At this month’s meeting of the State Board of Education, members debated a draft proposal for a new set of graduation requirements that would give students many paths to graduation. One would use grade point average (GPA) as an indicator of competency. Students would have to earn an average GPA of 2.5 or better for at least two full years of high school math and English, as well as a 2.5 or better across four semesters of any single subject included in the “well-rounded” category that comprises science, social studies, art, and foreign language. The upshot is that a student could earn an Ohio diploma by earning a 2.5 GPA in certain courses (not overall) and playing a sport for four years.
It shouldn’t come as a surprise that Ohio education officials want to include GPA in state graduation requirements. The strategic plan for education released earlier this month called for the state to develop multiple ways for students to demonstrate their competency, and the main goal statement purposely shies away from measures like standardized tests. There is also research that shows a link between college success and a students’ high school GPA. For example, an Institute of Education Sciences study found that high school GPAs are an “extremely good and consistent predictor of college performance,” and that they “encapsulate all the predictive power of a full high school transcript in explaining college outcomes.”
But there is also evidence that indicates widespread grade inflation. A recent Fordham-published analysis by Seth Gershenson of American University examined public school students taking Algebra I in North Carolina and found that a significant number of students who received high grades in that class did poorly on the state’s end-of-course (EOC) exam. Specifically, more than one-third of students who received B’s from their teachers failed to score proficient on the exam. That’s a pretty big deal, since the state’s Algebra 1 EOC is not only strongly predictive of math ACT results, but more predictive than course grades. Interestingly, the data show that more grade inflation occurred in schools attended by more affluent students. Research from the College Board, as reported by The Atlantic, found similar results: Students enrolled in private and suburban public high schools were awarded higher grades than their urban peers despite similar levels of talent and potential. In fact, between 1998 and 2016, the GPAs of students at private and suburban public high schools went up even as scores on the SAT went down.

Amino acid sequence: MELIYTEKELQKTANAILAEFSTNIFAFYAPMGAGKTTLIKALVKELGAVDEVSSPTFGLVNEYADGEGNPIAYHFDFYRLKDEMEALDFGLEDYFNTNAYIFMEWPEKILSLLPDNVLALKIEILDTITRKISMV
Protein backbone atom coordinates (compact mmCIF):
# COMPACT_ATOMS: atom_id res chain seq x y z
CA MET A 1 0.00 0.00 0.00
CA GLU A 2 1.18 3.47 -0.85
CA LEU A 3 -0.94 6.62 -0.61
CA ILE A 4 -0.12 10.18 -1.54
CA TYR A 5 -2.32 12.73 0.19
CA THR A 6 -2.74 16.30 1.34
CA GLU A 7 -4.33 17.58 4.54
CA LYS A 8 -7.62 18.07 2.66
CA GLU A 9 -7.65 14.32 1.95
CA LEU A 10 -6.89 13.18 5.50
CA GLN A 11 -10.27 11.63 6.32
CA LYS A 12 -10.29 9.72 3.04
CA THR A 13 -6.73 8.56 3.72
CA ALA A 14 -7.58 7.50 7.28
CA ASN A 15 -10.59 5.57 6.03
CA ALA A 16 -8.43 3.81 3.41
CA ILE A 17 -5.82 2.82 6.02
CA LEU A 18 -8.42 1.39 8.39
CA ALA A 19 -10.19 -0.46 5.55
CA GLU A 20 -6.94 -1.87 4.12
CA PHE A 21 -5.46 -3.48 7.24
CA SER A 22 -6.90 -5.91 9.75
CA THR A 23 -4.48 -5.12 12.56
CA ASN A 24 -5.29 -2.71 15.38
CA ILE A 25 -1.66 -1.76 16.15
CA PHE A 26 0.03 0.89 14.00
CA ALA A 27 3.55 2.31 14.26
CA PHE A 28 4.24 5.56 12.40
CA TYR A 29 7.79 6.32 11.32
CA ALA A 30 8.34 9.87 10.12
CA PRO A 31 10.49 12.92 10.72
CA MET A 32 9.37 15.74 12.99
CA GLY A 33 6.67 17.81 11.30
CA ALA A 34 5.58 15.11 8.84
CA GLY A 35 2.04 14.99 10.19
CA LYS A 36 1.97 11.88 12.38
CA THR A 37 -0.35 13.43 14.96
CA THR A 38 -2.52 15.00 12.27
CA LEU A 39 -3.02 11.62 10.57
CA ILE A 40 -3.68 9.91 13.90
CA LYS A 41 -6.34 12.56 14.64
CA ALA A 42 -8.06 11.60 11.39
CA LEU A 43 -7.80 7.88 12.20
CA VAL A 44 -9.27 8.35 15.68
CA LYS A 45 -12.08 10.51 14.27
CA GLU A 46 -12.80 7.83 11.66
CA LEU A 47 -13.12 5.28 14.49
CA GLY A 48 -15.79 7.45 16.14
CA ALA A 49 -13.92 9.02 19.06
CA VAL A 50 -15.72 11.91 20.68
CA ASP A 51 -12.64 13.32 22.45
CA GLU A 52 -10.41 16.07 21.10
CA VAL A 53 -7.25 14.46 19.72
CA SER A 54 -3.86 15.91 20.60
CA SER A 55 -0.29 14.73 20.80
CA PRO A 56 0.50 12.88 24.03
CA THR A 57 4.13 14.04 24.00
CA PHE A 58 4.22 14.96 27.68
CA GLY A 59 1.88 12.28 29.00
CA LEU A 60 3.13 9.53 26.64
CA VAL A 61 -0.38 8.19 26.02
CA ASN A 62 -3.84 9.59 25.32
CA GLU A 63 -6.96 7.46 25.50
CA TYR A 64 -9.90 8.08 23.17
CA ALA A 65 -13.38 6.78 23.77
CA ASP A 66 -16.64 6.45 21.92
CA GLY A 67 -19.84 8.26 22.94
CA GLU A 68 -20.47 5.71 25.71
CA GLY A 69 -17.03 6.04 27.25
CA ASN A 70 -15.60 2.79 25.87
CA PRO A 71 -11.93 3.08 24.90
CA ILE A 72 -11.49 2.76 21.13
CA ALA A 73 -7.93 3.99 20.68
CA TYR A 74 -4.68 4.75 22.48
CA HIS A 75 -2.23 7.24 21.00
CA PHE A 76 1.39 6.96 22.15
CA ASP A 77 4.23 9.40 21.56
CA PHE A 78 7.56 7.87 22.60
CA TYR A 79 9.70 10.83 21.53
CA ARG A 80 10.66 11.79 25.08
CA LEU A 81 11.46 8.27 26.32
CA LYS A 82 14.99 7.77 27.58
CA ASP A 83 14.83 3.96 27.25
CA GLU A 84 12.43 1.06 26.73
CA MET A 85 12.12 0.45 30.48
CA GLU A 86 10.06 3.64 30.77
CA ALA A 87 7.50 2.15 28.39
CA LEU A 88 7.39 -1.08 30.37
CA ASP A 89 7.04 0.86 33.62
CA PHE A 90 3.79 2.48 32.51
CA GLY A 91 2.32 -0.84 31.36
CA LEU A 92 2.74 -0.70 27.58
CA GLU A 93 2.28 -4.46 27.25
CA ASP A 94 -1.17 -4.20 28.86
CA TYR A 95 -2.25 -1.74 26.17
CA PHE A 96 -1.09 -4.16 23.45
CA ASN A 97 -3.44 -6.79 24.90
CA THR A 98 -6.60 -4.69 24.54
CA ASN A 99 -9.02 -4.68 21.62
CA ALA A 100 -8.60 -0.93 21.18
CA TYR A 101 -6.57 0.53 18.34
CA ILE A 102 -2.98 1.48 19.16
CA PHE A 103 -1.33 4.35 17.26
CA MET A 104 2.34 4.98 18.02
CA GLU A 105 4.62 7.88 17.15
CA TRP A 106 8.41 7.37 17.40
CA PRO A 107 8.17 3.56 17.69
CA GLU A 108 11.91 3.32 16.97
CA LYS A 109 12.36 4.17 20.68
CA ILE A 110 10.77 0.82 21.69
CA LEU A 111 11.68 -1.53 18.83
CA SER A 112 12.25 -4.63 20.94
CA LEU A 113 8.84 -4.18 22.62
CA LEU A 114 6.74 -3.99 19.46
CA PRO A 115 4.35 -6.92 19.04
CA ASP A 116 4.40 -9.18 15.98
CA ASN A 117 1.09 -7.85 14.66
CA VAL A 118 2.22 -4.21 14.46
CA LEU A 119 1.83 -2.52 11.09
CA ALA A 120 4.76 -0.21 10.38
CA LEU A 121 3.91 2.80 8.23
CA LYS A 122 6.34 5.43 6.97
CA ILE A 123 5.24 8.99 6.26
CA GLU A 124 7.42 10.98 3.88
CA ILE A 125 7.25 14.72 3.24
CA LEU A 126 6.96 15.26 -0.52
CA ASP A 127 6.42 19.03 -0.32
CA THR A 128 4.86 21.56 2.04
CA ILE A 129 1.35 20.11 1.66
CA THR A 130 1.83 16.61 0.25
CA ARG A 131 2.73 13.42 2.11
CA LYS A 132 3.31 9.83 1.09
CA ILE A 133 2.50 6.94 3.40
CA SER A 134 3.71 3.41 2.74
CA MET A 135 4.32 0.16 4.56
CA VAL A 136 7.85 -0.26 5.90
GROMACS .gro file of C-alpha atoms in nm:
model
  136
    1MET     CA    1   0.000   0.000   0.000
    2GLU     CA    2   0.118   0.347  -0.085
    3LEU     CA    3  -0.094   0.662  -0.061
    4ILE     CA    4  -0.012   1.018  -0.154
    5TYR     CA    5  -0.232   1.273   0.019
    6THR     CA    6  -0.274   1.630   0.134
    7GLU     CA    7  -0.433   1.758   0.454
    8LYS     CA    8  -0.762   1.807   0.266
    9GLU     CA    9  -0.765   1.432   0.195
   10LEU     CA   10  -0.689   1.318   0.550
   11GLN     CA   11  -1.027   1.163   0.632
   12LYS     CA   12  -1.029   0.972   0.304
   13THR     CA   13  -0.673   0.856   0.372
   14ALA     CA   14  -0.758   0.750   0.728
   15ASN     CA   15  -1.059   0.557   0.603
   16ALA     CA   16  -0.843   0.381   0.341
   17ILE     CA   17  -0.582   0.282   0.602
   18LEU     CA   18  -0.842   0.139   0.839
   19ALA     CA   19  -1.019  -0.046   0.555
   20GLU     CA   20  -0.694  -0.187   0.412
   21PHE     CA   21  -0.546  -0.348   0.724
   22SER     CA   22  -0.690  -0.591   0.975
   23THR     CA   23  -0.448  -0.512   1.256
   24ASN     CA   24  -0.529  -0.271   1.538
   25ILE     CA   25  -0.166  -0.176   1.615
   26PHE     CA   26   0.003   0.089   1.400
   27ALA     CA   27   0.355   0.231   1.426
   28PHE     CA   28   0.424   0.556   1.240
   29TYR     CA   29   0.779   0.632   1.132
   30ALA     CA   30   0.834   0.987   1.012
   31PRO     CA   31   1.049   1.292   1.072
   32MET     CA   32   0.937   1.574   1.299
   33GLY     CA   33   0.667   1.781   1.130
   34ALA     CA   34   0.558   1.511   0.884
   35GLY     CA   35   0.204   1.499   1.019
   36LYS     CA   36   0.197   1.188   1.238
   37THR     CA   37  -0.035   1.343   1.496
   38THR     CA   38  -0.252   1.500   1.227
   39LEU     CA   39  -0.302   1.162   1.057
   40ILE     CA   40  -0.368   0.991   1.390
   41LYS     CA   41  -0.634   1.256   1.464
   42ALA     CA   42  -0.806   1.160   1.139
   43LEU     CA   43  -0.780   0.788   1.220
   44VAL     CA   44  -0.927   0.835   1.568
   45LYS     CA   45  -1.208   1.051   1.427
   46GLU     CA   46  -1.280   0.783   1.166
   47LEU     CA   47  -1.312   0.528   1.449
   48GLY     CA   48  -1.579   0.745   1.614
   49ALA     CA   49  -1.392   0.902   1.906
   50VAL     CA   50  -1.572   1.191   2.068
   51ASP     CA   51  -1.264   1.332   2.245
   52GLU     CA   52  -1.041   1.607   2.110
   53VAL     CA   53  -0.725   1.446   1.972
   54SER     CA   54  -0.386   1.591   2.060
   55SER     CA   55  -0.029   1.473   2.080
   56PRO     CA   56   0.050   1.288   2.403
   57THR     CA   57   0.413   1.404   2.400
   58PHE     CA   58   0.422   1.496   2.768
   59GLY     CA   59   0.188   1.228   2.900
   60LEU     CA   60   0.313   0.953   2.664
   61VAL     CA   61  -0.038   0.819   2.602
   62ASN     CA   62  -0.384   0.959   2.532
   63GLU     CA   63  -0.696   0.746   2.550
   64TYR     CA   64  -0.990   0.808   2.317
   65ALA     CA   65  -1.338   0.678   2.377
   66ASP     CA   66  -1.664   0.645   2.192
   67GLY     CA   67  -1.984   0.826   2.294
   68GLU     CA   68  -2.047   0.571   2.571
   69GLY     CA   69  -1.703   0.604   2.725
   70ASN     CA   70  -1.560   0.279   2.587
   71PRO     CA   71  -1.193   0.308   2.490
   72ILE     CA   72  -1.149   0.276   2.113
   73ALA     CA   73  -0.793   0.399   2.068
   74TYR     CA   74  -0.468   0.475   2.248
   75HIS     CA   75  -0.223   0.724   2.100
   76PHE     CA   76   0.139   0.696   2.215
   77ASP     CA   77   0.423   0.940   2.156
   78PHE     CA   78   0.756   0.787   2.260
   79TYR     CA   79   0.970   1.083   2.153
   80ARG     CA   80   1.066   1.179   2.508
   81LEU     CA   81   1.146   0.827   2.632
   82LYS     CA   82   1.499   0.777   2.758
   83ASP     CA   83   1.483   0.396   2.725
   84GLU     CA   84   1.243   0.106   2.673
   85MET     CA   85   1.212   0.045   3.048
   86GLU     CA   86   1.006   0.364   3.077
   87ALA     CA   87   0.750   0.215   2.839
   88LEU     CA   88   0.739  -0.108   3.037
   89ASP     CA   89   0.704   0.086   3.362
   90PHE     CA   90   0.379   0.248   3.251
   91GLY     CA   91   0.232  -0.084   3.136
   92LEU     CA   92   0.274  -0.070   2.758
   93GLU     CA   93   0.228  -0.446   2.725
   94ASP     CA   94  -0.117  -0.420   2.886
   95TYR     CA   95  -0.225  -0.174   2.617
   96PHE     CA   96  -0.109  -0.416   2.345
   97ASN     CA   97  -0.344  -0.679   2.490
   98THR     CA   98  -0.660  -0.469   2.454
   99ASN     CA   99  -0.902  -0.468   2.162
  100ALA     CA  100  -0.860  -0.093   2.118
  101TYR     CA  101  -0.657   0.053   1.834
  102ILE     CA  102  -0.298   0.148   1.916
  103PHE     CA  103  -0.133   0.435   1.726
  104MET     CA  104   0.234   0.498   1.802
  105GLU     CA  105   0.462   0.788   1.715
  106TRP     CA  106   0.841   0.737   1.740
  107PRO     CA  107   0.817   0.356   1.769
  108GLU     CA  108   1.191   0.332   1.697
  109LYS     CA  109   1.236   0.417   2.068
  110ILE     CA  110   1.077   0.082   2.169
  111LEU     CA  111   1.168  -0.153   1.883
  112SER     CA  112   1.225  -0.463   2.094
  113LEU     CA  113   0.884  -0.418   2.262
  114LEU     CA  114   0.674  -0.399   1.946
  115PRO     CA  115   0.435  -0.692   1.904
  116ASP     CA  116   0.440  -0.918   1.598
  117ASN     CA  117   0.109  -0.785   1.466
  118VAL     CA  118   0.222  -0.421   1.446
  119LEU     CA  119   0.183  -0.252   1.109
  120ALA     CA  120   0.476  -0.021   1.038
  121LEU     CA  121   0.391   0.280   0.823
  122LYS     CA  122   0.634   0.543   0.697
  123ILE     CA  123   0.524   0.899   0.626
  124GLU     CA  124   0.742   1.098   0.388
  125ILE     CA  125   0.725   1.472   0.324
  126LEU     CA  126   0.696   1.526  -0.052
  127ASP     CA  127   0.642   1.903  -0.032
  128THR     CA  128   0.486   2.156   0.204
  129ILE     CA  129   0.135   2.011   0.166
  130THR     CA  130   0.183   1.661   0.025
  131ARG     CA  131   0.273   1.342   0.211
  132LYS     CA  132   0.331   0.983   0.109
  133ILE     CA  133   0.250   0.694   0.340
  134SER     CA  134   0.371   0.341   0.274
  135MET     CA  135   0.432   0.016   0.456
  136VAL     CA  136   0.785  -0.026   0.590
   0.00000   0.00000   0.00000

Evidence of grade inflation points toward at least one serious issue with using GPA as a graduation pathway. Allowing students to graduate based on their average in certain classes instead of an overall GPA puts enormous pressure on the educators teaching those classes. If a student’s diploma is on the line, and it comes down to assigning an accurate grade or a slightly inflated one, teachers will be stuck between a rock and hard place. Do they choose honesty, and face potential backlash from administrators worried about graduation rates or parents worried about their kids? Or do they inflate the grade a little and sidestep all the drama and potential consequences? Without an objective third party—like state tests, the ACT, or industry certifications—certain high school teachers could become the sole gatekeeper of diplomas.
Ohioans saw this play out firsthand a few years ago, when administrators in Columbus City Schools took it upon themselves to withdraw students with poor attendance and low test scores and alter student grades. The auditor’s review of a sample of letter-grade changes found that over 83 percent of the data tested had no documentation that supported the need for a grade change. One assistant principal changed more than 600 grades from failing to passing because he believed “no student should get an F.” Ohio isn’t the only place this has happened, either. The scandal at Ballou High School in Washington, D.C.—and the intense pressure that was put on teachers there—offers a similar warning.